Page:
Nine Signs of Dehydration

Wednesday, June 7 2017 10:51 AM

Drinking Water During ExerciseOur bodies are made up of 50-75% water, so it makes sense that we need to replenish the water that’s lost. When we fail to do that, whether it’s because of sweating, overexertion, hot weather or just not enough water, we can begin to feel sluggish and weak—or worse. Here are nine signs that your body may be experiencing dehydration.

Fatigue

When your body is experiencing dehydration, your blood pressure drops. This is because there is a lack of water and oxygen in the blood. As a result, the heart has to work harder in order to supply the skin and muscles with oxygen and nutrients. Nearly all body functions need fluid as fuel, and even small changes with fluid balance can affect our fatigue levels. If dehydration progresses, the body redirects blood to the working muscles and away from the skin, impairing your body's ability to diffuse heat, which will then cause fatigue.

Urine is Dark in Color

Dark yellow urine is one of the first signs of dehydration. This typically occurs when blood pressure levels fall and the kidneys attempt to store water instead of expel it from the body. If you’re ever worried about dehydration due to dark colored urine, don’t down a lot of water to replenish your body as it can make you sick. Instead, slowly add water back to your body to prevent dehydration.

Keep in mind that urine can change in color due a variety of reasons, including certain foods you’ve eaten or medication you’ve taken.

Lightheaded

When your blood pressure drops due to dehydration, a feeling of dizziness or a loss of vision can follow if you stand up too quickly. As dehydration sets in, you may notice your heartbeat and breathing becoming more rapid. You may feel like you can’t catch your breath, and you may feel tired and weak. In advanced cases of dehydration, you may become delirious and even lose consciousness.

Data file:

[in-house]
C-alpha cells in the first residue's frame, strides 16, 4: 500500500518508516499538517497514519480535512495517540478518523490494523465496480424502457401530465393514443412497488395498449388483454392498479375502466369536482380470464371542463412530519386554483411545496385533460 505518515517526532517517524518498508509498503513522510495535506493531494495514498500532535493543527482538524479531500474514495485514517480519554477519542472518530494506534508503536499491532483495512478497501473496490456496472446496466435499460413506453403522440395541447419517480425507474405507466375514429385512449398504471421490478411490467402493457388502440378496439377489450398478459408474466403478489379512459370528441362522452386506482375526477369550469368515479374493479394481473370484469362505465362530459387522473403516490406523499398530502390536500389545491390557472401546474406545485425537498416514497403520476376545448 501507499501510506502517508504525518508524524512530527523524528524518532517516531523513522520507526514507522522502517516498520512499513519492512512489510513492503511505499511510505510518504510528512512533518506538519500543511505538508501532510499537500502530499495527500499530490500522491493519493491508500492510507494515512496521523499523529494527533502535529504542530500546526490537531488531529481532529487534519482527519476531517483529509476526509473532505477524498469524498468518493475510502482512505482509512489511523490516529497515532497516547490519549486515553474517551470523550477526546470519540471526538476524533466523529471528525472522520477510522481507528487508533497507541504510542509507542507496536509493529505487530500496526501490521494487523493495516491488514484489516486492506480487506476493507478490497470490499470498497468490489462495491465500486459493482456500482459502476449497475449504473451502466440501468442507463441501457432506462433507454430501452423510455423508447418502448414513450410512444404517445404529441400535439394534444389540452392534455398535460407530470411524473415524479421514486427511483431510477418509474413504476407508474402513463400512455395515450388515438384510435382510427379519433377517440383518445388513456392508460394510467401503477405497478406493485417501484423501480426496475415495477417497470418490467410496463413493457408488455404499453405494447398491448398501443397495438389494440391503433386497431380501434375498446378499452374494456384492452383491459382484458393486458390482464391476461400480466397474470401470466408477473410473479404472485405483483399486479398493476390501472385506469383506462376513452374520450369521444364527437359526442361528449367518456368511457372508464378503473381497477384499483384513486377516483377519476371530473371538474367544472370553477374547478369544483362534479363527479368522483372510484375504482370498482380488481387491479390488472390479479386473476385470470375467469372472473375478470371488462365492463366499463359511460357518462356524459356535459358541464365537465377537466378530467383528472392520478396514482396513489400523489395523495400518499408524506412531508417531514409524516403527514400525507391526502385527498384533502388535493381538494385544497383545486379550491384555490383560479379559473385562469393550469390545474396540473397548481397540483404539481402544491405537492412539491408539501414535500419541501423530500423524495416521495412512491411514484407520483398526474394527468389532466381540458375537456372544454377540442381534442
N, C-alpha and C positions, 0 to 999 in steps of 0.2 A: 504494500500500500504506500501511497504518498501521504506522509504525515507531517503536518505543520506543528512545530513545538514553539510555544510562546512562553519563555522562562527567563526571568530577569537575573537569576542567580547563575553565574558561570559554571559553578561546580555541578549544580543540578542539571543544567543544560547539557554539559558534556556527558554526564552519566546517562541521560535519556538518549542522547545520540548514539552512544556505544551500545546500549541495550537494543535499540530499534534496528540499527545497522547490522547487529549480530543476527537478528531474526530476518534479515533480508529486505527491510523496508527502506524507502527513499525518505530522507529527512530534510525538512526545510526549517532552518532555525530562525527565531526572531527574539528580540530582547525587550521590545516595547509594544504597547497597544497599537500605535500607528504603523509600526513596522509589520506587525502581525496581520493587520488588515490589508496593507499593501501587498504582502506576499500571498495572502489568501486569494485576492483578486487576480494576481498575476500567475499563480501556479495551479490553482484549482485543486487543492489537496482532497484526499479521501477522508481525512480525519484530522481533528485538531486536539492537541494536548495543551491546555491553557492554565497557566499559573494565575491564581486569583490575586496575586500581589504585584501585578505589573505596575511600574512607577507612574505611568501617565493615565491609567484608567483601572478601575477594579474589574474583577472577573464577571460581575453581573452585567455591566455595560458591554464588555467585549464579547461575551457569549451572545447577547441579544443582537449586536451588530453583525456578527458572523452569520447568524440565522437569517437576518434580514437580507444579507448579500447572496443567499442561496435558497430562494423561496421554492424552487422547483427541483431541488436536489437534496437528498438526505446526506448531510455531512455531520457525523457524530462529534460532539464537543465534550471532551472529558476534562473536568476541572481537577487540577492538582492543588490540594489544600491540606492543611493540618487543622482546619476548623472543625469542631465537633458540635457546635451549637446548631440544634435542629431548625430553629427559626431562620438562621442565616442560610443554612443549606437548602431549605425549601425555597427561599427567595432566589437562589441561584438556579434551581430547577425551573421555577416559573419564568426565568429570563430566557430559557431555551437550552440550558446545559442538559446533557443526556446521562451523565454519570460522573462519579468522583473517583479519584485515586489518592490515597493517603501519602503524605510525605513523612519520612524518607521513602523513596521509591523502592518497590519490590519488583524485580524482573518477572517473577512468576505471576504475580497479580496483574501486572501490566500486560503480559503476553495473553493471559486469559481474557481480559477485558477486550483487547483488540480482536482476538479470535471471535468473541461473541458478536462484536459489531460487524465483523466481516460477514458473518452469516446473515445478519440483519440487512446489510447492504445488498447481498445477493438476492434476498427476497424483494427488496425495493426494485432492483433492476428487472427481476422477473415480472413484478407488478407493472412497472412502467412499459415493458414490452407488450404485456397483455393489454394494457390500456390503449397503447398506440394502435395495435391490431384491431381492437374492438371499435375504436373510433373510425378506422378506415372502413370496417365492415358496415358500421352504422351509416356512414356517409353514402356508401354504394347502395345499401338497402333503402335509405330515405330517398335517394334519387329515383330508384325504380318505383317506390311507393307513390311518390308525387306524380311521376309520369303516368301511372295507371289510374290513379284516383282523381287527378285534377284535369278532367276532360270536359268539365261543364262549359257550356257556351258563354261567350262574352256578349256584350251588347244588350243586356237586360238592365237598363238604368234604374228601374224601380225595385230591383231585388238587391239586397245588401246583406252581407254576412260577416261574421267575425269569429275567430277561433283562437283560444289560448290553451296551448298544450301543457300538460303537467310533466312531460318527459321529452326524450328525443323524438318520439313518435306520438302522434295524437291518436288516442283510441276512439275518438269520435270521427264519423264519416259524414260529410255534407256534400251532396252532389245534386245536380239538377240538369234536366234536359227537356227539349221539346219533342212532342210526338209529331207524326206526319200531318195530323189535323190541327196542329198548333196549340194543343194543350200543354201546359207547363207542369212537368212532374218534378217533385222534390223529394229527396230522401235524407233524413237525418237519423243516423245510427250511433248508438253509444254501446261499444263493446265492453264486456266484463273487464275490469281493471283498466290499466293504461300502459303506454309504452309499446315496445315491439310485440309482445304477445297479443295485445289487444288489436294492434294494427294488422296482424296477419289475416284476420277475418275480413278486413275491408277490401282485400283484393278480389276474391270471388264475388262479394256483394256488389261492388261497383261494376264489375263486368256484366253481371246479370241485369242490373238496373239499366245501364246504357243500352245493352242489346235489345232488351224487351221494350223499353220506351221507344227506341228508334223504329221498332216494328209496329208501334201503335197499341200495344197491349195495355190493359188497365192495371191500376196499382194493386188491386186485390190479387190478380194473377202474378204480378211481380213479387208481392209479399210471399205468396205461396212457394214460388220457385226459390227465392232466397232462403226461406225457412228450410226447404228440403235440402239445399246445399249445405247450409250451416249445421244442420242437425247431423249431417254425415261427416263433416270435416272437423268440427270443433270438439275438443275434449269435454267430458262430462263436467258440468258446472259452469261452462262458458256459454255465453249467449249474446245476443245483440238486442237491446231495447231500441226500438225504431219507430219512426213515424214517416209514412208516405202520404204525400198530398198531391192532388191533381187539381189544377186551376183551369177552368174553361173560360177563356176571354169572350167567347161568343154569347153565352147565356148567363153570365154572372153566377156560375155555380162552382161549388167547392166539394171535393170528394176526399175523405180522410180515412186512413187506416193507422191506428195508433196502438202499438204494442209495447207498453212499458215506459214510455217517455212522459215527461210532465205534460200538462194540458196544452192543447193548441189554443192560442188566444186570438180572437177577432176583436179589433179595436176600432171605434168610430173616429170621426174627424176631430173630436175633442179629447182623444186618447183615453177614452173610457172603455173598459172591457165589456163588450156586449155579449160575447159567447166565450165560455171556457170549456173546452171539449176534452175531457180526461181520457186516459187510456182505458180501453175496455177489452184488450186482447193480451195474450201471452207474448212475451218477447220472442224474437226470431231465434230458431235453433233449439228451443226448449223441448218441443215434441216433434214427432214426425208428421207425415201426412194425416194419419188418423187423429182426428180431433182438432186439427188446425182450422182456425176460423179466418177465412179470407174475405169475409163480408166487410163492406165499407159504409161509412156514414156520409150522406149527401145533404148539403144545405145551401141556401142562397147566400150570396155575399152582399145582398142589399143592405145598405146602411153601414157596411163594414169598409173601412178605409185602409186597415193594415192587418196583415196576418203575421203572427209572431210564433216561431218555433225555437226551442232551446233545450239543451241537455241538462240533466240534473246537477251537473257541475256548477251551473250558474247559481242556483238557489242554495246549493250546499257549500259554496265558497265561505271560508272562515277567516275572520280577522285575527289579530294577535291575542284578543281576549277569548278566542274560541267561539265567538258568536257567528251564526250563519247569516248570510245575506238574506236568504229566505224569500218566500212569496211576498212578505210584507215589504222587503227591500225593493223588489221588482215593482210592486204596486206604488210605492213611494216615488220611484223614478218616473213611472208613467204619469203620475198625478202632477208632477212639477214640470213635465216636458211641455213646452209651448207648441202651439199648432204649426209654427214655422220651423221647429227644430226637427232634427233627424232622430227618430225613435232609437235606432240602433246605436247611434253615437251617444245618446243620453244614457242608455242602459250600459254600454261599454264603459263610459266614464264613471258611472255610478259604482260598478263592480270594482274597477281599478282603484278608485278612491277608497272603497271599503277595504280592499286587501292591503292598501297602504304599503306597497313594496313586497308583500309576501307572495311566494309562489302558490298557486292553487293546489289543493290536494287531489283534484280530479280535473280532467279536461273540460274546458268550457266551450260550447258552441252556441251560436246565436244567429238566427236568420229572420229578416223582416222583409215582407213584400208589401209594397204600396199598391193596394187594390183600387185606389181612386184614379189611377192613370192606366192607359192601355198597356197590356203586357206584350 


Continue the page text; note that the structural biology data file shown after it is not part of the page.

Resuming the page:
Fast Heart Rate

Dehydration often causes electrolyte levels to decrease, which can lead to an increased heart rate and heart palpitations. As blood pressure drops, breathing and heart rate will increase. If you suspect dehydration, you can manually take your pulse and blood pressure reading lying down and again standing up. Take it for one minute each time as blood pressure will naturally drop a few seconds if you go from laying down to standing. Inadequate fluid in the blood will cause dehydration, quickening the heart rate and causing dizziness as inadequate blood is flowing to the brain.

Overheating

Fluid levels within the body keep our temperatures regulated so we don’t become overheated. If you are overheated due to physical exertion, you may become dehydrated due to fluid loss due to excessive perspiration. You can also suffer fluid loss from being too hot outside. Make sure to always bring water with you if you plan to exercise in a hot environment.

Muscles Cramp Easily

When electrolytes such as sodium and potassium are low, it can cause muscle spasms. A muscle cramp or spasm occurs when a muscle can’t relax. We’re used to contracting and controlling our muscles voluntarily, but muscles can contract or spasm completely involuntarily if we are dehydrated. 

Dehydration can cause muscles to go from experiencing annoying muscle spasms to painful muscle cramps. This occurs when muscles contract and harden for a period of time that can last between a few seconds to hours. Muscle cramping with dehydration often occurs in the abdominal muscles or a calf muscle. Hydrating can ease the pain and prevent continued cramping.

Skin Loses Elasticity

To check on your dehydration levels, perform a quick “pinch test”. You can do this by pinching your skin on the back of your hand and seeing how long it takes to lie flat again. Your skin should snap back rapidly. If your skin maintains it’s pinched shape for a few seconds and drops slowly, you may be dehydrated.

Crying Doesn’t Produce Tears

If you’re crying and stop producing tears it’s a good cue that you’re dehydrated. Along with the absence of tears, dehydration may cause the eyes to appear sunken into your head. The absence of urination is also a sign of dehydration.

Excessive Thirst

Dehydration can cause excessive thirst and a lack of moisture in the mucous membranes such as your mouth, throat or tongue. Your tongue can even swell in cases of extreme dehydration.

However, if you wait to drink until you feel thirsty, you may already be slightly dehydrated. Thirst can send confusing signals to the body and brain, such as mistaking hunger for thirst. However, “dry mouth,” which is a dry, parched, thick feeling in the mouth can signal a more advanced stage of dehydration.

Dehydration can cause major medical issues and leave you bedridden for days. Always be sure to drink plenty of water, especially when exercising or staying outdoors in the heat. If you suspect dehydration, call your doctor as soon as possible.

©2017 Genesis Health Clubs